Jan from Waterford
LSH – The Surreal Hysterectomy
The thought of having a hysterectomy is a scary proposition for most women. But with new, less invasive procedures available today, it doesn’t have to be.
For women suffering from chronic pain or abnormal bleeding, laparoscopic supracervical hysterectomy (LSH) is a welcome alternative to traditional hysterectomy. Patients who’ve had LSH can’t believe how painless it is and how quickly they’re able to return to their normal routines.
Jan from Waterford describes her experience with LSH as a “surreal” one: “Mine was done on a Friday evening. I went home Saturday AM, and I could have gone back to work Monday. There was no pain whatsoever. It almost felt like nothing had been done.”
[pull-quote:] Unlike open abdominal hysterectomy, LSH requires only three small incisions … so there’s less scarring, less discomfort and less recovery time.
This is no surprise to Dr. Jonathan Zaidan, an OB/GYN with POH who specializes in minimally invasive surgery and was one of the first in Oakland County to perform laparoscopic hysterectomy. “Patients are usually out of the hospital in less than 24 hours and back to work in only a week or two,” says Zaidan.
Unlike open abdominal hysterectomy which leaves a big scar and requires a three-day hospital stay and up to 6-8 weeks for recovery, LSH requires only three small incisions in the abdomen and navel to remove the uterus. So there’s less scarring, less discomfort and less recovery time.
LSH also keeps the cervix intact. This reduces the risk of pelvic floor prolapse and other complications associated with total hysterectomy. “A lot of women are concerned that it’s going to adversely affect their sex lives, but that’s rarely the case,” says Dr. Zaidan, who’s been performing LSH for three years and trains other surgeons in the procedure. “In most cases, people’s sex lives get better after hysterectomy because we only remove the part of the anatomy that is causing the bleeding or discomfort.”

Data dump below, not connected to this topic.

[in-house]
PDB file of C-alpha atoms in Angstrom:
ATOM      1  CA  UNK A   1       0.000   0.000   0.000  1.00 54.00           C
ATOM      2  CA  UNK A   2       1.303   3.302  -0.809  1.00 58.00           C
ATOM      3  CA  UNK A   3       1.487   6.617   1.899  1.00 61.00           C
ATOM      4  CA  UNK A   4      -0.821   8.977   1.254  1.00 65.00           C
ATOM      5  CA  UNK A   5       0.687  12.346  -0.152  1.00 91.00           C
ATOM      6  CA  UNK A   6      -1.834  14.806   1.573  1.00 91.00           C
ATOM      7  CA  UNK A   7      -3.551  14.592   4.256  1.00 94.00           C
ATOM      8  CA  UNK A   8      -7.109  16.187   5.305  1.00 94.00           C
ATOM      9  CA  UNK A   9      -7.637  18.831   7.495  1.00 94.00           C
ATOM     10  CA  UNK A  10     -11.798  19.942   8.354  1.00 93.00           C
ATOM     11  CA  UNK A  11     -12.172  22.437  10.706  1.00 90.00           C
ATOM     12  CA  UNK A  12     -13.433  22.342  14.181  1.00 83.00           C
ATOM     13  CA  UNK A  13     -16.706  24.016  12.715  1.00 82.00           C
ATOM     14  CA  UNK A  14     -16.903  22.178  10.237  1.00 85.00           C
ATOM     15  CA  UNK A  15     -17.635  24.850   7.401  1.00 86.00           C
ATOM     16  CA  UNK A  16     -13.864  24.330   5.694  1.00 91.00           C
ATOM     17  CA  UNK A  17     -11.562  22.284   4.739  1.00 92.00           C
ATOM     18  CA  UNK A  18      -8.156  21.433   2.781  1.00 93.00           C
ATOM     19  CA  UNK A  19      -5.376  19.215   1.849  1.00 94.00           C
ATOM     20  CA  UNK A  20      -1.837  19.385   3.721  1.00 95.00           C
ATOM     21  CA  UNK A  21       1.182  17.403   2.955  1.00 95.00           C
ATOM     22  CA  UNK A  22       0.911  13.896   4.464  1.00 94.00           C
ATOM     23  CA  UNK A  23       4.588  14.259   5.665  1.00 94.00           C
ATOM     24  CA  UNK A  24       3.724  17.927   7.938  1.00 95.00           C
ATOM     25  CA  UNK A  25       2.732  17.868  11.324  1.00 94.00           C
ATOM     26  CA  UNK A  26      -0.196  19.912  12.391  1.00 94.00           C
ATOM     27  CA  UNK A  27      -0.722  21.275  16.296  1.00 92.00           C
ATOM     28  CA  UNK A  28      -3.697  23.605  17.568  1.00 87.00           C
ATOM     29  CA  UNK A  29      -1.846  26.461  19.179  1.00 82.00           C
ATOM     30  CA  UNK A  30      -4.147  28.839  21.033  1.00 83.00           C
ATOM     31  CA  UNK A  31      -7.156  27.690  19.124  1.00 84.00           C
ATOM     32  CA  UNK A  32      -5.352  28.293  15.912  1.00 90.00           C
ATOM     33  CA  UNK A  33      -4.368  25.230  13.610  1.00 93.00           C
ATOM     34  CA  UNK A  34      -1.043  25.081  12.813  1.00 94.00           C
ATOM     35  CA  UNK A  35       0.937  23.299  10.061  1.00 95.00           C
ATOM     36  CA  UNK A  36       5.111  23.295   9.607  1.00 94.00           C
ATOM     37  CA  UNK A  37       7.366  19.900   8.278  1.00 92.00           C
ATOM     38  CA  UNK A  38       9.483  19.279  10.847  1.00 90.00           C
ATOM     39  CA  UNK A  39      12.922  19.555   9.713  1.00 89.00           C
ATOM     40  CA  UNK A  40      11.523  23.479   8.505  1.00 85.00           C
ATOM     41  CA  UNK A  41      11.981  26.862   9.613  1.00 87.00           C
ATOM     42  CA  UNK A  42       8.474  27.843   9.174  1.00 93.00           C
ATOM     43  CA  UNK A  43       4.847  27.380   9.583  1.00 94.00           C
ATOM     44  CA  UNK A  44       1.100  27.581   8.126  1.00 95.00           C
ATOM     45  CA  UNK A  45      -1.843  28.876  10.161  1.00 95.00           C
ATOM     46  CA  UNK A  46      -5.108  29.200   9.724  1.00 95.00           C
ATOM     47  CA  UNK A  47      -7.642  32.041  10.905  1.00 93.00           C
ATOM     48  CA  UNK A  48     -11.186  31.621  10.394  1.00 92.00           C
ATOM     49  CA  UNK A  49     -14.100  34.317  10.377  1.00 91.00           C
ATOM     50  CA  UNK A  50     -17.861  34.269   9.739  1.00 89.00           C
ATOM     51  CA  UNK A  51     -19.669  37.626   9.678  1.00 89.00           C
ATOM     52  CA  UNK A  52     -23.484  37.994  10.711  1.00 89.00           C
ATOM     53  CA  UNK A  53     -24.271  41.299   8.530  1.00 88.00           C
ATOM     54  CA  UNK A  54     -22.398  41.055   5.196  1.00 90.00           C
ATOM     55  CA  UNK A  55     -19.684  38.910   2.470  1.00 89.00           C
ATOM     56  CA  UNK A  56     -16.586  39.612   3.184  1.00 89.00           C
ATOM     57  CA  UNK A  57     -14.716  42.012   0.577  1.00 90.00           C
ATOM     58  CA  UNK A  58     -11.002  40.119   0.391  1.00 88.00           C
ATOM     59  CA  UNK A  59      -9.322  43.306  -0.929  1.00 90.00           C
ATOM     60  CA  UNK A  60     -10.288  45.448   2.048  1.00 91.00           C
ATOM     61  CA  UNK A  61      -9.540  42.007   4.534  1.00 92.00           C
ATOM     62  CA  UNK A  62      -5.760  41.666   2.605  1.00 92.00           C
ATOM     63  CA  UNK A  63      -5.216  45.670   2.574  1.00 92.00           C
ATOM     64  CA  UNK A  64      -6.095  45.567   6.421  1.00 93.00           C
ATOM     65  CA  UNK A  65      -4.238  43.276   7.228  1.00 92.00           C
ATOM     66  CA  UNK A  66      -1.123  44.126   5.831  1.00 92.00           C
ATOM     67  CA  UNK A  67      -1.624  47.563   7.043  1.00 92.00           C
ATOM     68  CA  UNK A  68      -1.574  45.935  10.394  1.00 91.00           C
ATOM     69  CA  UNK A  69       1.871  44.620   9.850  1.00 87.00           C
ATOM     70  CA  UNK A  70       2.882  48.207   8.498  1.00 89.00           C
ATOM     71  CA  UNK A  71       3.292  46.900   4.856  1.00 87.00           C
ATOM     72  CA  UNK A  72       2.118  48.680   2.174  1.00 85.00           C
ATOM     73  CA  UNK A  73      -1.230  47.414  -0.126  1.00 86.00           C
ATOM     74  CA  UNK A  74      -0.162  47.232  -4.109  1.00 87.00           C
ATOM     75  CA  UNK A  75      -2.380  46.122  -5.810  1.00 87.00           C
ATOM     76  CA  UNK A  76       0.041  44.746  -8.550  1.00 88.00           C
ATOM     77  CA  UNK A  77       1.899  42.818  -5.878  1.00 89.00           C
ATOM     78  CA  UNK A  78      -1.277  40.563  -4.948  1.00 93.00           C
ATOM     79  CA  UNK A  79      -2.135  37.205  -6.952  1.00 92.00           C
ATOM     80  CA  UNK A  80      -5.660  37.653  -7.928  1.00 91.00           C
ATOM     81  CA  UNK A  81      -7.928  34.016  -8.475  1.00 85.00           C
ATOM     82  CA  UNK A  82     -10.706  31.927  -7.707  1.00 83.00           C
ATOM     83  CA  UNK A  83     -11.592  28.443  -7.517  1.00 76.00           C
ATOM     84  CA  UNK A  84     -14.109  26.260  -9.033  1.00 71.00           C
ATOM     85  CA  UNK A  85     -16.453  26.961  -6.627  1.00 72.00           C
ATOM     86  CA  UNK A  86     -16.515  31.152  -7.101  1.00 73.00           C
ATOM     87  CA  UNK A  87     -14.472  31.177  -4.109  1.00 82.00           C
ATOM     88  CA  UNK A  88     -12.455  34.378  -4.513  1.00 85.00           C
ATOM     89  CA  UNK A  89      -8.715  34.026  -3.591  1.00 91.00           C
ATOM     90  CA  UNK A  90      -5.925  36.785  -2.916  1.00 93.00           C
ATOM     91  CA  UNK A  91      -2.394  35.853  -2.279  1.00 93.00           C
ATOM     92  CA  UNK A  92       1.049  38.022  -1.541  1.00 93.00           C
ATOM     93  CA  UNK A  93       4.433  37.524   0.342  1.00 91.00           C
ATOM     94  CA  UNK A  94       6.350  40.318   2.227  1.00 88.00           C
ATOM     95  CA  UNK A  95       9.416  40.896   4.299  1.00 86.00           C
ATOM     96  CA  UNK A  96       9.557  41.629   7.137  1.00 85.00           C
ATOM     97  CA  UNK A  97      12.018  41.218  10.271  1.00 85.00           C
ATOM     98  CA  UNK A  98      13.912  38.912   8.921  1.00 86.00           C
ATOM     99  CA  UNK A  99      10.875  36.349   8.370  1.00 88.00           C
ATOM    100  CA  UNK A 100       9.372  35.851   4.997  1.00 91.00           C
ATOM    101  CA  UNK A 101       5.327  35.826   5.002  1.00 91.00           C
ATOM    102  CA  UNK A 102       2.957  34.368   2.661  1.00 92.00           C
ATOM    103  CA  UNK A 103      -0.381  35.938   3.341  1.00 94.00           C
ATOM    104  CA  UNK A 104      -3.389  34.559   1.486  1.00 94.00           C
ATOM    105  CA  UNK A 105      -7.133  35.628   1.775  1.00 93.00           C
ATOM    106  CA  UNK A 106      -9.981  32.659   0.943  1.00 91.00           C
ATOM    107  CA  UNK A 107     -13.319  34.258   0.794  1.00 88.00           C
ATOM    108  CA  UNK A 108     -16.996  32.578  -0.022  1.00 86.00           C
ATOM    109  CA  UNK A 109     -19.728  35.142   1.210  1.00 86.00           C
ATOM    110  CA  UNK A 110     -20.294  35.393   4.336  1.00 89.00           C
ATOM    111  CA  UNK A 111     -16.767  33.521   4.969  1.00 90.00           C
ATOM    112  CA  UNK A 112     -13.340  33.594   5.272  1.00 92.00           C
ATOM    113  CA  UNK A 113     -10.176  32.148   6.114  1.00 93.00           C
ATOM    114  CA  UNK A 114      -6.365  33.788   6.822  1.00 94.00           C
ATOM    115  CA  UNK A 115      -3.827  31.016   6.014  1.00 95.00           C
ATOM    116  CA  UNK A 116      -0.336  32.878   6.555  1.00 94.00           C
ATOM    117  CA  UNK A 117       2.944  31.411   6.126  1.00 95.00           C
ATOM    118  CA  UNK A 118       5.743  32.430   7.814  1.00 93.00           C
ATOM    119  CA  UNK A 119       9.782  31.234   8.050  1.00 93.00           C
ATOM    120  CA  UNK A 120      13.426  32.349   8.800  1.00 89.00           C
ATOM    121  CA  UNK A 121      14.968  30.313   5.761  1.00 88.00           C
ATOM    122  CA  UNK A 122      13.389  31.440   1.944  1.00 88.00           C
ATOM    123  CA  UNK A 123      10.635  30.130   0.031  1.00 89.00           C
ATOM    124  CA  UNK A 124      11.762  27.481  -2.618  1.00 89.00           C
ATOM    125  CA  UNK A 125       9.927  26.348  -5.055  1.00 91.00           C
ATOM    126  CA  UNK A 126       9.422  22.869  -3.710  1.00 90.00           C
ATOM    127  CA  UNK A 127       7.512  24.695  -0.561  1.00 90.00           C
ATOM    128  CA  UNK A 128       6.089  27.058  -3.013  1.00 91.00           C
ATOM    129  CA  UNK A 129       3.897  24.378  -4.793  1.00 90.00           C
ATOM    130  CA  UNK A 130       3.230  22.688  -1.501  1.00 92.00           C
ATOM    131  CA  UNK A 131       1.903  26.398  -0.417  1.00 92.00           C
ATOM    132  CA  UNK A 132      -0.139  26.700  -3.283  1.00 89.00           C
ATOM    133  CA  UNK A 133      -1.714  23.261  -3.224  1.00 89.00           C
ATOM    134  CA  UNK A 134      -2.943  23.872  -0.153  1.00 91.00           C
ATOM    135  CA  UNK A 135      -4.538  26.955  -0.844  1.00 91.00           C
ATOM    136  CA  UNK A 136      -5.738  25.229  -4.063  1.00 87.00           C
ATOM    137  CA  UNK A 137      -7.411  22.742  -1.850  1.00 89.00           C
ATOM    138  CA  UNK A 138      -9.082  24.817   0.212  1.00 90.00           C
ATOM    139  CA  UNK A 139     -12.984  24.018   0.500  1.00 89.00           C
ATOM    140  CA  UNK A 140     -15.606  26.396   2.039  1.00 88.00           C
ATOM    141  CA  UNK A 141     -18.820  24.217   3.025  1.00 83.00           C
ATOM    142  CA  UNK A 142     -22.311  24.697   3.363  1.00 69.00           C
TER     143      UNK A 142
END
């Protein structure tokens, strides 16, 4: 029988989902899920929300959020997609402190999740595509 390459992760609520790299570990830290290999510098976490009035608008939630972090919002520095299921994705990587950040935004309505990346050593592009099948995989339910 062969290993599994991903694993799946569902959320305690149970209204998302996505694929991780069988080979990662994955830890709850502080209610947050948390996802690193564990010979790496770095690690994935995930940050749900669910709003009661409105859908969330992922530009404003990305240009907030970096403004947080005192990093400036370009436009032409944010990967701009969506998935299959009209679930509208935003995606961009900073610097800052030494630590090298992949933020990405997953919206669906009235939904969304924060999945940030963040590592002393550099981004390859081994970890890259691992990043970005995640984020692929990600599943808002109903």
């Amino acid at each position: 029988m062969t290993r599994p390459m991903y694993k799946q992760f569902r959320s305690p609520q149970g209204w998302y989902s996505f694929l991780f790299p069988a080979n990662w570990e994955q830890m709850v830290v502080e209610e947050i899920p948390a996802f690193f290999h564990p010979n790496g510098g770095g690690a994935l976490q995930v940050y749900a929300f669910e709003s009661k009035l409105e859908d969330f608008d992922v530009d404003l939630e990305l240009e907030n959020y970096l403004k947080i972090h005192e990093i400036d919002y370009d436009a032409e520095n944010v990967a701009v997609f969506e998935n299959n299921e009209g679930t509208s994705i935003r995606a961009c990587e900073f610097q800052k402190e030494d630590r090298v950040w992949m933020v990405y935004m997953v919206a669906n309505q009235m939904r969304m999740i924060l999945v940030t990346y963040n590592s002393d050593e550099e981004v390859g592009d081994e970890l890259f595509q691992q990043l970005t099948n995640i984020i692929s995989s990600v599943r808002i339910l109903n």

Two for one
Another benefit, LSH can be done concurrently with minimally invasive procedures for correcting urinary incontinence. “It’s kind of a one-procedural, multi-organ functional fix,” says Dr. Zaidan. “While the patient is under anesthesia, bladder suspension and other laparoscopic urinary procedures can be performed at the same time.”
A nurse at POH for 21 years, Jan has seen it all. She has worked in the OR with Dr. Zaidan and observed him perform LSH many times. So when her gynecologist recommended that she have a hysterectomy, Jan had total confidence in Dr. Zaidan.
In April, Jan had an LSH with a bladder sling. According to Dr. Zaidan, combining laparoscopic urinary procedures with an LSH doesn’t increase the patient’s discomfort level or recovery time, but it does add temporary restrictions such as no heavy lifting or strenuous activity. For this reason, he advised Jan to take a break from her nursing duties for four to six weeks. Going stir crazy at home, Jan only needed four.
Since her surgery, Jan says she’s been asymptomatic and has even recommended LSH to several of her coworkers.
Dr. Zaidan also performs minimally invasive procedures to correct urinary incontinence without hysterectomy. And LSH can be performed with or without removing the ovaries.
For more information, call Women’s Healthcare Associates at 248-693-0543 or visit www.centerofobgyn.com. Dr. Zaidan has offices in Lake Orion, Sterling Heights and Clarkston.